Blurb: Shanghai, 1928. The body of a blonde is washed up on the Beach of Dead Babies, in the heart of the smog-filled city. Seemingly a suicide, a closer inspection reveals a darker motive: the corpse has been weighed down, it’s lower half mutilated…and the Chinese character for ‘justice’ carved into the chest.
The moment Inspector Danilov lays eyes on the dismembered body, he realises that he has an exceptional case on his hands. And when the first body is followed by another, and another, each displaying a new, bloody message, he has no option but face the truth. He is dealing with the worst kind of criminal; someone determined, twisted…and vengeful.
Someone who must be caught….whatever the cost.
Death in Shanghai is the first novel in M J Lee’s Inspector Danilov series, perfect for fans of Philip Kerr.
Links: Goodreads / Amazon UK
Shanghai, China. 1928. In a place where opium rules the people, and when serial killers are taboo, a woman’s body is found washed off on the beach. Her body is mutilated with Chinese letter, but the main concern of the police is that the woman is white and blond. European, not Chinese. After the first conclusion about some kind of revenge, another mutilated body shows up. Different body, different surrounding, different letter. But still, a letter carved deep into the skin. Is there a possibility that these killings are acts of a serial killer?
Inspector Danilov is in charge for the case. Russian, originally from Minsk, he used to work in Scotland Yard. His Chinese is far from perfect, but his ability to enter into killer’s mind is beyond the limits. From the first sight of the dead woman’s body, he realises that this is far from lover’s revenge. And when another body appears, the idea for a serial killer slowly appears in his mind.
Not so long time ago, Danilov had to leave his family in Minsk. Every day he misses his wife, daughter and son. There’s been war back home, a revolution, and his family is lost. He has no information about them, he doesn’t know are they dead or alive. Just a small ad in a newspaper gives him hope, that someone will see it and tell him the truth, whatever that is. In the meantime, an opium pipe settled in his apartment helps him to cope with the memories and his loneliness.
Danilov’s assistant, Strachan, half Chinese, is a very interesting character. He fights his entire life with the stigma of being half, he is Chinese among the English and English among the Chinese. His partnership with the Russian inspector seems like the best choice because they are both outcasts. His hero figure is his father, a cop who died on duty. He takes care for his mother and does his best to make his dead father proud of him. Strachan is a loyal friend, someone who can be trusted even when trust is questioned.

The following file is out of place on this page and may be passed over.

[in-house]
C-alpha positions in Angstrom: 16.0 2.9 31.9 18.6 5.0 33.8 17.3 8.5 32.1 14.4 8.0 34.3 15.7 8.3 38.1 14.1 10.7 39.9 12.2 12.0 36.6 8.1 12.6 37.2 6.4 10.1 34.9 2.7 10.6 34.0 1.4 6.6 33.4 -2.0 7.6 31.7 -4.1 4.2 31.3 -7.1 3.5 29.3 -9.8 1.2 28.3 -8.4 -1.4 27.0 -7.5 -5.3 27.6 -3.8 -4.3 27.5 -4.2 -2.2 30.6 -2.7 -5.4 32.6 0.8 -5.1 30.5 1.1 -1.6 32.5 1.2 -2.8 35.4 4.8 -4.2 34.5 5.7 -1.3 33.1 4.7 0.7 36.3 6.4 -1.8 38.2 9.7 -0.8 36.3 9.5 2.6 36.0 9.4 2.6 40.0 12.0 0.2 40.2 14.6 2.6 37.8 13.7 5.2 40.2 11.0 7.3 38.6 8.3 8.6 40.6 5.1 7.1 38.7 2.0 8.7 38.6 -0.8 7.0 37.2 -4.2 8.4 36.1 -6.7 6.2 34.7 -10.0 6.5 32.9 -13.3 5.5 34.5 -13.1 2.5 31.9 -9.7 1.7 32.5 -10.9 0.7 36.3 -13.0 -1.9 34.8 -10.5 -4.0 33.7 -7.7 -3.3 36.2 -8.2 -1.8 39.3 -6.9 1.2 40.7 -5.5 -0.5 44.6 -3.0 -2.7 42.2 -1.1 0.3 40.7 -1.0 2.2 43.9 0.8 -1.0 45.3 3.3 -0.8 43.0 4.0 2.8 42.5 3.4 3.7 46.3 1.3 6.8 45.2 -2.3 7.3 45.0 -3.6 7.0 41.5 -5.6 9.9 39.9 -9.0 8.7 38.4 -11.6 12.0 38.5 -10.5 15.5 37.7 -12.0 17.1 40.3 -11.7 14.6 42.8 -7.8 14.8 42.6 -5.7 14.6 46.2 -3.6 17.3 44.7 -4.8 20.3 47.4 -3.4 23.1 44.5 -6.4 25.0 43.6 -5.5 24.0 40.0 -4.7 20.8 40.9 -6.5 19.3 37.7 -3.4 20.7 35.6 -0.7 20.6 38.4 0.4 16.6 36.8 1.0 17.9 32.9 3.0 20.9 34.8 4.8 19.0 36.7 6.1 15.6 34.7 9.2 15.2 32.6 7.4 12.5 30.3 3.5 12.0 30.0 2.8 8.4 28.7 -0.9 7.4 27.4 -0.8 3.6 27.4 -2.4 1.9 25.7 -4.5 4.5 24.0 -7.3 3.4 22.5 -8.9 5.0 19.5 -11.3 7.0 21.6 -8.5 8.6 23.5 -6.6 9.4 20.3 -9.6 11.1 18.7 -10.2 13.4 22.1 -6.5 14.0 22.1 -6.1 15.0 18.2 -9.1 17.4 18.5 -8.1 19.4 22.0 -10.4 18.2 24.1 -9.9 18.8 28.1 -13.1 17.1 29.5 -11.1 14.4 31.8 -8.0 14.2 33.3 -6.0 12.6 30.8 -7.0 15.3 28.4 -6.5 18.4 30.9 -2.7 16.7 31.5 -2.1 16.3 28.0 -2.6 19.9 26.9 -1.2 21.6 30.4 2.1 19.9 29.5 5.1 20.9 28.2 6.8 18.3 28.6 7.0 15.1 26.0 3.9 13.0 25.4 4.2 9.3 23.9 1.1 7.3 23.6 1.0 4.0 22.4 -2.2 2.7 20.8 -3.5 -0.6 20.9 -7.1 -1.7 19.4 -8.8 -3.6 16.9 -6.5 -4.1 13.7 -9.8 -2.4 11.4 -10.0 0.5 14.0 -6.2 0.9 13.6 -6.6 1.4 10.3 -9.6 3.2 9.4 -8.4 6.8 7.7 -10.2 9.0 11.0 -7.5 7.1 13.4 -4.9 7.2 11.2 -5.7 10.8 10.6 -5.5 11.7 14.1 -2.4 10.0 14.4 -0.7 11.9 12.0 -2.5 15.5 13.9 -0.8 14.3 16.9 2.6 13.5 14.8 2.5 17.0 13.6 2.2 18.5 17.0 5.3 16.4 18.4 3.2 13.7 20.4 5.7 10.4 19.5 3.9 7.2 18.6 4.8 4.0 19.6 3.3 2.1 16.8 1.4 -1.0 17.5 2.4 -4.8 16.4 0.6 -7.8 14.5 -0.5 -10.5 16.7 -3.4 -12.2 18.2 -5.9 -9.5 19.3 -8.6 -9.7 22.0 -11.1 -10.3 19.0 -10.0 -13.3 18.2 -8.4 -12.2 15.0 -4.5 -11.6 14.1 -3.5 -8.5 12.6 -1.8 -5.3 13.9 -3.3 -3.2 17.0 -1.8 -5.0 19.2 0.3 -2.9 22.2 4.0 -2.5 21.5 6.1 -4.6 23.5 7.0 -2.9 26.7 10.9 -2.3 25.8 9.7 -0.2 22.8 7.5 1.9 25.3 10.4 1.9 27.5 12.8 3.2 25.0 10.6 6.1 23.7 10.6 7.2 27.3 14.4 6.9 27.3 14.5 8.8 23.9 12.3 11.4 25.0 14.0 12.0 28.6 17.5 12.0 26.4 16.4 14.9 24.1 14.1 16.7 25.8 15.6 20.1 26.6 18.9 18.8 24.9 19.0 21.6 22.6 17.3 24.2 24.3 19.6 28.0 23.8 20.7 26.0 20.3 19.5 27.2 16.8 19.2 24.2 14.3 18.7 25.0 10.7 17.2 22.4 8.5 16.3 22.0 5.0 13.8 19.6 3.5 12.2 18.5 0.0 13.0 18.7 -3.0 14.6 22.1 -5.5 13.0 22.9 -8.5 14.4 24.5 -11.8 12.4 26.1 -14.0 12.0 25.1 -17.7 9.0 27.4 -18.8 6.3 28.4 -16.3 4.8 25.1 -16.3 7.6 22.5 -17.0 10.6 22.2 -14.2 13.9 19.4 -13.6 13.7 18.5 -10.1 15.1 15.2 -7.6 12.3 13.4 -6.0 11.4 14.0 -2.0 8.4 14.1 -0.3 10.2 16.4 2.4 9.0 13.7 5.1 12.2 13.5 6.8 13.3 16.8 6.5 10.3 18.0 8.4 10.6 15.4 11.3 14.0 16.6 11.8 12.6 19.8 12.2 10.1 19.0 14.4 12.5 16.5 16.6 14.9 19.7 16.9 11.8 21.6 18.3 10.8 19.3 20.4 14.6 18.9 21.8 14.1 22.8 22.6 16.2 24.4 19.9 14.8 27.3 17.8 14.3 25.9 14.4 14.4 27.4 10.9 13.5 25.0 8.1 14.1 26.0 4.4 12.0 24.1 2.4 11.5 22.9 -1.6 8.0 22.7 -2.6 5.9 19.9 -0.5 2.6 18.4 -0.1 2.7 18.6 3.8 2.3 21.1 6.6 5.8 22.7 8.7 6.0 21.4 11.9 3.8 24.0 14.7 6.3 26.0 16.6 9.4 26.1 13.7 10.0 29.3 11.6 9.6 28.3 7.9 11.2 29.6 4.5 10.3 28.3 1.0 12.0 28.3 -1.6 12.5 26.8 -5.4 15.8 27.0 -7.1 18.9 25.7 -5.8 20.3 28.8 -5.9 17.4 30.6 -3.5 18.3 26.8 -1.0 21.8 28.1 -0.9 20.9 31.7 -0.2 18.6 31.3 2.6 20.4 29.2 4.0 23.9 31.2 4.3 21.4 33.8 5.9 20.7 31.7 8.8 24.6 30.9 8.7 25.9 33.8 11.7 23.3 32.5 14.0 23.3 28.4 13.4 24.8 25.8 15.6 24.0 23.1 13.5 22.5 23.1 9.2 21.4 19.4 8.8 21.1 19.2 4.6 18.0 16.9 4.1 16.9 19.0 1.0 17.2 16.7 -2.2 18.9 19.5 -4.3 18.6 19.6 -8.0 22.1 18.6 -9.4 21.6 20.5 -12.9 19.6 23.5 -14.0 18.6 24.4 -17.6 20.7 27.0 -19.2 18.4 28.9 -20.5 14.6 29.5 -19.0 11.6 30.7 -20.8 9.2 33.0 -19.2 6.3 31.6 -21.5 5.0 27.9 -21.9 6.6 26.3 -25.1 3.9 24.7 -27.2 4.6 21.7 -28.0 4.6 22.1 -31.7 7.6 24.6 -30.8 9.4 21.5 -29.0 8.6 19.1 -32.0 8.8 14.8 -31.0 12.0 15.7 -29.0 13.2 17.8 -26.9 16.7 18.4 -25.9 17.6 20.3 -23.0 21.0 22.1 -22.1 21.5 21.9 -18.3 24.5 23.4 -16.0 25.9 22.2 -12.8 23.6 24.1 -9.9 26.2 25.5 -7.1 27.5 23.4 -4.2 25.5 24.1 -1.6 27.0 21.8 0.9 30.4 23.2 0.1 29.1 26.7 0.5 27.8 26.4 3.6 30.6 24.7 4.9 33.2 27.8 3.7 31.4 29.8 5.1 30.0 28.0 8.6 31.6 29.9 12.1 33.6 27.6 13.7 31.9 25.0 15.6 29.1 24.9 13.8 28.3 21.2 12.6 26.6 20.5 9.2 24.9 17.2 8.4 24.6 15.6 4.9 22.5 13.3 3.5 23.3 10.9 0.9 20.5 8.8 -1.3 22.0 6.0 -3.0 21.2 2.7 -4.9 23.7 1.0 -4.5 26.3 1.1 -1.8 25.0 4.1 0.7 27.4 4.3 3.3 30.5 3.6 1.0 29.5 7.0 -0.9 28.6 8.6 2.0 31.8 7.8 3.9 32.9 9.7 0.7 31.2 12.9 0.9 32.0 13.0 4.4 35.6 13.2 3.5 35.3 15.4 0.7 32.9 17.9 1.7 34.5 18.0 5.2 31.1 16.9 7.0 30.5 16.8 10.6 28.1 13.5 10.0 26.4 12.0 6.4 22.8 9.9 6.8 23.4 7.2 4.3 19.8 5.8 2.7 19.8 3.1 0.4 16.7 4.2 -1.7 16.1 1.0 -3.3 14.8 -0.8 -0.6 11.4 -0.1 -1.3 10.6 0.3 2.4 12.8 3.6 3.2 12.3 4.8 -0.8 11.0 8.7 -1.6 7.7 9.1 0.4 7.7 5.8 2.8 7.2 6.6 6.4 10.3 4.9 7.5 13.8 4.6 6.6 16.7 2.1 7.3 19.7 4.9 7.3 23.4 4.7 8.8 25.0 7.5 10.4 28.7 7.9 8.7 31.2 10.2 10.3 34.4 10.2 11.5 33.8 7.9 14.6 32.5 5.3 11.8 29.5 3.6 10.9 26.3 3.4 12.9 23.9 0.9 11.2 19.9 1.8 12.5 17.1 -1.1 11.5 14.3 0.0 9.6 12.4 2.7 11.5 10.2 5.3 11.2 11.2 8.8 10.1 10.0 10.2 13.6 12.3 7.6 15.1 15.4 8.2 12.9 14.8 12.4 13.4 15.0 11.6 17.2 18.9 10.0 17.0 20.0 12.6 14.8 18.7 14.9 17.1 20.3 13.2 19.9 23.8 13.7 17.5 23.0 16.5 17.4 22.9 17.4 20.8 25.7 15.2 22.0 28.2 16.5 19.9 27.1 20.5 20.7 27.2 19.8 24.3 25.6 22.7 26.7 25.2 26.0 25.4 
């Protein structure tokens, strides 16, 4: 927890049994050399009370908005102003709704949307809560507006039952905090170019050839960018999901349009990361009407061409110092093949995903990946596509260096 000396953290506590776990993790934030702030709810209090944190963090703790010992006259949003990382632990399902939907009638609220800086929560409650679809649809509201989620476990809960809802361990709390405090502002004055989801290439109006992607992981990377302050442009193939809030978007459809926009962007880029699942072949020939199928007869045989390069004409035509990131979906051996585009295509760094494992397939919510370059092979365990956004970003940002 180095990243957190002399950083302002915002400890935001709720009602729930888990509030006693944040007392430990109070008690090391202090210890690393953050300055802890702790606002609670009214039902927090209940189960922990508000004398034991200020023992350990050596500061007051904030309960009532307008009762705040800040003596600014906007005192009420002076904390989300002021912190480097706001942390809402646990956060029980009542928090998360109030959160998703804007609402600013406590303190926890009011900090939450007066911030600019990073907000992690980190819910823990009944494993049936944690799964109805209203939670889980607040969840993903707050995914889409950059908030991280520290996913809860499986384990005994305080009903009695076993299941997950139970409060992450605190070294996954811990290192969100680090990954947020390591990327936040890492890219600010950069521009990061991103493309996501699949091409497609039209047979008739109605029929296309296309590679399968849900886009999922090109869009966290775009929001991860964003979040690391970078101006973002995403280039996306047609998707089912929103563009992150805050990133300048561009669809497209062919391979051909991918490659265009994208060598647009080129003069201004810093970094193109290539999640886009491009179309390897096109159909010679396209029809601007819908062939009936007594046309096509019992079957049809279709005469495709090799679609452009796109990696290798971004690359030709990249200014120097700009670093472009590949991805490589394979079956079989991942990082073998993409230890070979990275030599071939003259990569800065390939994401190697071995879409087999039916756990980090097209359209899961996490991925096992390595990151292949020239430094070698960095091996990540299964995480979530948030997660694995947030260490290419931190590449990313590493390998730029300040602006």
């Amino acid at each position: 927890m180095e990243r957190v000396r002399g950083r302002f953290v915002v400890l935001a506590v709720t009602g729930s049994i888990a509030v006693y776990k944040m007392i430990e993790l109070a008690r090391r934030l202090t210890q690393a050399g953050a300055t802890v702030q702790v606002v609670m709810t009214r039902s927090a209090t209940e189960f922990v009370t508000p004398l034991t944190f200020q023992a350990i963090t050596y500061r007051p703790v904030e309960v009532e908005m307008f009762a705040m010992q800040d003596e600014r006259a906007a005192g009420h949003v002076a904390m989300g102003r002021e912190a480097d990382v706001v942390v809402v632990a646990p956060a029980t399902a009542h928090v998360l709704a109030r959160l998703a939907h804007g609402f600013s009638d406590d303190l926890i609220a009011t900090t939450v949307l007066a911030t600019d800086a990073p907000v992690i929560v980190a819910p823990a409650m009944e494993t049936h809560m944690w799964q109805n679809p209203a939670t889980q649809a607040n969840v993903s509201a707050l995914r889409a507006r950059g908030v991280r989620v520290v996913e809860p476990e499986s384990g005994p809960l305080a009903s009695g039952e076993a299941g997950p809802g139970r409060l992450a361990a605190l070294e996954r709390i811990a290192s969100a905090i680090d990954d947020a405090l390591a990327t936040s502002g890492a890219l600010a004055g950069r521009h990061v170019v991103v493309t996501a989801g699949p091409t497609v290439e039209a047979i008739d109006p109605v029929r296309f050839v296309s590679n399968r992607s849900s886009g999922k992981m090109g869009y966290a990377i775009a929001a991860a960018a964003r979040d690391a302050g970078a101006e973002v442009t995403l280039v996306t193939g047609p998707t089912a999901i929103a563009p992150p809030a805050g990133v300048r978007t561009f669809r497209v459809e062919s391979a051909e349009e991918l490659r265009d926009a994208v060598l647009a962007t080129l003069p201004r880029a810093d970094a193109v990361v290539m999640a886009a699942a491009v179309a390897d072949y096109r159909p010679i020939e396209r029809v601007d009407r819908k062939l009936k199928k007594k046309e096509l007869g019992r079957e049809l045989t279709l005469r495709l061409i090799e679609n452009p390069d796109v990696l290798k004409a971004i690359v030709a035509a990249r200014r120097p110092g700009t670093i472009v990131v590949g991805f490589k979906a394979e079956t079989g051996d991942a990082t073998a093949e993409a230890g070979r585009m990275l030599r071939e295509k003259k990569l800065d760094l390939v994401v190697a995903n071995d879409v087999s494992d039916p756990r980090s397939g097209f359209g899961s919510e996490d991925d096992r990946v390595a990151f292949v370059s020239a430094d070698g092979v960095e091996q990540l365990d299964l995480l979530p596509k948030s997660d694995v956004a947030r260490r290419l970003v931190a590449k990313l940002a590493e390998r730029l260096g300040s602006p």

It is a real refreshment to read my favorite genre of a book set in a different surrounding and different time. The author set the plot in Shanghai, China, in 1928. The main character is Russian, who lives and works in Shanghai and his assistant is half Chinese. There are many international characters here, from the detectives in the police department to the witnesses along the places where victims are found and the victims themselves. The author described Shanghai in 1920-ties perfectly, he captured the image of the city where opium smuggling ruled, where prostitution and sex-change were something you see every day, where some people had distorted sense for justice in the world full of crime. Death in Shanghai is an interesting book, full of speculations, false leads and many turn-overs. Unpredictable, it takes you on a journey in a different place and time and makes you feel the life in a city that never sleeps.
My opinion: 4 / 5.
About the author: Martin has spent most of his adult life writing in one form or another. As a University researcher in history, he wrote pages of notes on reams of obscure topics. As a social worker with Vietnamese refugees, he wrote memoranda. And, as the creative director of an advertising agency, he has written print and press ads, tv commercials, short films and innumerable backs of cornflake packets and hotel websites. He has spent 25 years of his life working outside the North of England. In London, Hong Kong, Taipei, Singapore, Bangkok and Shanghai, winning awards from Cannes, One Show, D&AD, New York and London Festivals, and the United Nations. Whilst working in Shanghai, he loved walking through the old quarter of that amazing city, developing the idea behind a series of crime novels featuring Inspector Pyotr Danilov, set in 1920-ties and 30-ties. When he’s not writing, he splits his time between the UK and Asia, taking pleasure in playing with his daughter, practicing downhill ironing, single-handedly solving the problem of the French wine lake and wishing he were George Clooney.